Just days ago, Universal Studios Japan had launched a virtual tour of the new theme park in anticipation of its now-delayed opening. The tour begins by showing users an area of the park based on Bowser’s castle from the popular Super Mario Bros. franchise.
The attractions in the theme park are based on some of Nintendo’s most popular properties, with an apparent emphasis on the company’s mascot, Super Mario. Rides will allow guests to recreate experiences from games like “Mario Kart” and “Yoshi’s Adventure.”
The park will also reportedly feature interactive areas where guests can purchase special bands that allow them to collect virtual coins, stamps and other video game-inspired power-ups.
Universal Studios is also planning on opening a Super Nintendo World at its Florida location in Orlando.
Fox News’ Ann W. Schmidt contributed to this report.
Image via iPhoneSoft
The site says that it spoke to an unnamed Netflix employee in the United States who said that support for spatial audio is in the works.
The rumor has not yet been confirmed by another source as of yet, but iPhoneSoft says that the feature is set to launch in the spring with a “small catalog” of titles to begin with.
Spatial audio is an AirPods Pro and AirPods Max feature that brings movie theater-like sound to Apple’s earbuds and headphones, making audio sound three dimensional. Spatial audio uses the gyroscope and accelerometer in the AirPods Pro and iPhone to track the motion of your head and your iPhone’s position, comparing the motion data and then remapping the sound field so that it stays anchored to your device even as your head moves around.
It is a feature that works with the iPhone and the iPad, so if Netflix is indeed working on support, it would be limited to Netflix titles viewed on one of Apple’s compatible iPhones or tablets.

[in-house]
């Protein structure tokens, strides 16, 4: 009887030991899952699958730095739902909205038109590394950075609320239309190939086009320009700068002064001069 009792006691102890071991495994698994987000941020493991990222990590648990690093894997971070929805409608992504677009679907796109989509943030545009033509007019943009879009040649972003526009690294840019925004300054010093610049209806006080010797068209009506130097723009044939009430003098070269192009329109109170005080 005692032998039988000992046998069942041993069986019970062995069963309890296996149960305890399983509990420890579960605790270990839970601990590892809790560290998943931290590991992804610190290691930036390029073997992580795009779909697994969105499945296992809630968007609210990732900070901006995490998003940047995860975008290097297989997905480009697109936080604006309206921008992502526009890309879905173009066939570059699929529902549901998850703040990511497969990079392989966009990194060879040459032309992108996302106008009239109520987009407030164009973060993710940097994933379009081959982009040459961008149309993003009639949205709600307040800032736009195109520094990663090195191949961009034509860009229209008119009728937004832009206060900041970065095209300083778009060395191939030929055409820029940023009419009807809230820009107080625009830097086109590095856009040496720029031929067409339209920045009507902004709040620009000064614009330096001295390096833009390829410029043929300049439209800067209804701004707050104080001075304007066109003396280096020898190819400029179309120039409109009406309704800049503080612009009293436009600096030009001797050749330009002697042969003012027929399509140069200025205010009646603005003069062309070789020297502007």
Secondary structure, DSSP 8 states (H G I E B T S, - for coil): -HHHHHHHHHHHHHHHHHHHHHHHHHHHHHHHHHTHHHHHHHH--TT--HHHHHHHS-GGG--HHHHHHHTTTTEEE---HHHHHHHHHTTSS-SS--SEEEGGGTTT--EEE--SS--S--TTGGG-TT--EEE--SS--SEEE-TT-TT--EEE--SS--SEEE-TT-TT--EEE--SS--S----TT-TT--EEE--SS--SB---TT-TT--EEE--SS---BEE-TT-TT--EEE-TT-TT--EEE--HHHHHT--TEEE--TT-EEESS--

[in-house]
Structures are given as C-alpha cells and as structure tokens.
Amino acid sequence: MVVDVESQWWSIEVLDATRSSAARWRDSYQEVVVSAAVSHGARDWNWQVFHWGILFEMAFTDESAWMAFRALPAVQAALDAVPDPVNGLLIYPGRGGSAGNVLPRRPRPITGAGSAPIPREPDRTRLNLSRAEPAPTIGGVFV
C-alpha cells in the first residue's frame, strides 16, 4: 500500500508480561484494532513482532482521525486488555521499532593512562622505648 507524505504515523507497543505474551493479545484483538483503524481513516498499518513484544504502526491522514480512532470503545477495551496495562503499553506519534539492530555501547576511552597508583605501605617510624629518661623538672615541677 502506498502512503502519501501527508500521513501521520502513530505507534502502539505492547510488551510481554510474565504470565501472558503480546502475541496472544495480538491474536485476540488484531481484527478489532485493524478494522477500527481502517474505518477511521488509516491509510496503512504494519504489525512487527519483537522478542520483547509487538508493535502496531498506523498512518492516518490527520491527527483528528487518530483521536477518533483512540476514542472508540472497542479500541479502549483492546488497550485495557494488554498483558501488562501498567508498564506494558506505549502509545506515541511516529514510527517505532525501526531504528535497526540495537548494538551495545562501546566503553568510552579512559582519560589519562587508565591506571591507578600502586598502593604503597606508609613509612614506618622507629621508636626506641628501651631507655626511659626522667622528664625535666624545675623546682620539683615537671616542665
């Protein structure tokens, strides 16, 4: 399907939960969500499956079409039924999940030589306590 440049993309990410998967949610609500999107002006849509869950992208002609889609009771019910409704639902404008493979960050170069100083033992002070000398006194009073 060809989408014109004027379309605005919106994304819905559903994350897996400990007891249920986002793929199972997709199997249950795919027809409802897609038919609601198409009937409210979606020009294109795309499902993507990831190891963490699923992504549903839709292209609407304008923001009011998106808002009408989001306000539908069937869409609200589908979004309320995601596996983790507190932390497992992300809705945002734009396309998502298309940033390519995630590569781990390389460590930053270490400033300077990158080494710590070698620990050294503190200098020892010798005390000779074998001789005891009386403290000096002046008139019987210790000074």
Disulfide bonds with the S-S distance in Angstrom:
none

If we look back over the past few years, ASUS has had a notable presence in the Chromebook world. From standout devices like the original ASUS Chromebook Flip C100 to the fan-favorite Flip C302, the company has continued making Chromebooks that users love and enjoy using. The follow up to the C302 – the Flip C434 – was particularly interesting as it took nearly two years to unveil and really pushed things forward with a larger screen, tiny bezels, and a thin/solid frame that was a part of the overall maturation of the Chromebook platform. Notable devices that came out around that time were the Dell Inspiron 14 Chromebook, the Lenovo Yoga C630, and the HP x360 14.
When 2020 arrived and we rolled out to Las Vegas for CES, we were excited to see what ASUS’ upgrade to the well-received Flip C434 was going to be, and while it was nice on the showroom floor, our review time with this Chromebook was far from exemplary. In fact, I was almost depressed by how aggravated I was with the Flip C436 after using it for just a short time. With a high starting price, a mediocre screen, a hard-to-see keyboard, and a flimsy feel, this Chromebook was flat-out upstaged by what Samsung brought to the same show that year in the original Galaxy Chromebook.
Turning of the tide
But this year, that all looks to have changed. While there were a few hiccups in the PR cycle that had us believing there would be no new ASUS Chromebooks at CES 2021, ASUS was actually readying an announcement of not just a single new Chromebook, but a small new family of them. We laid out the specs, photos and details of the new ASUS Chromebook CX9, Flip C536 and Flip CM5 in a previous post, but there’s just more to the story than spec sheets and photos.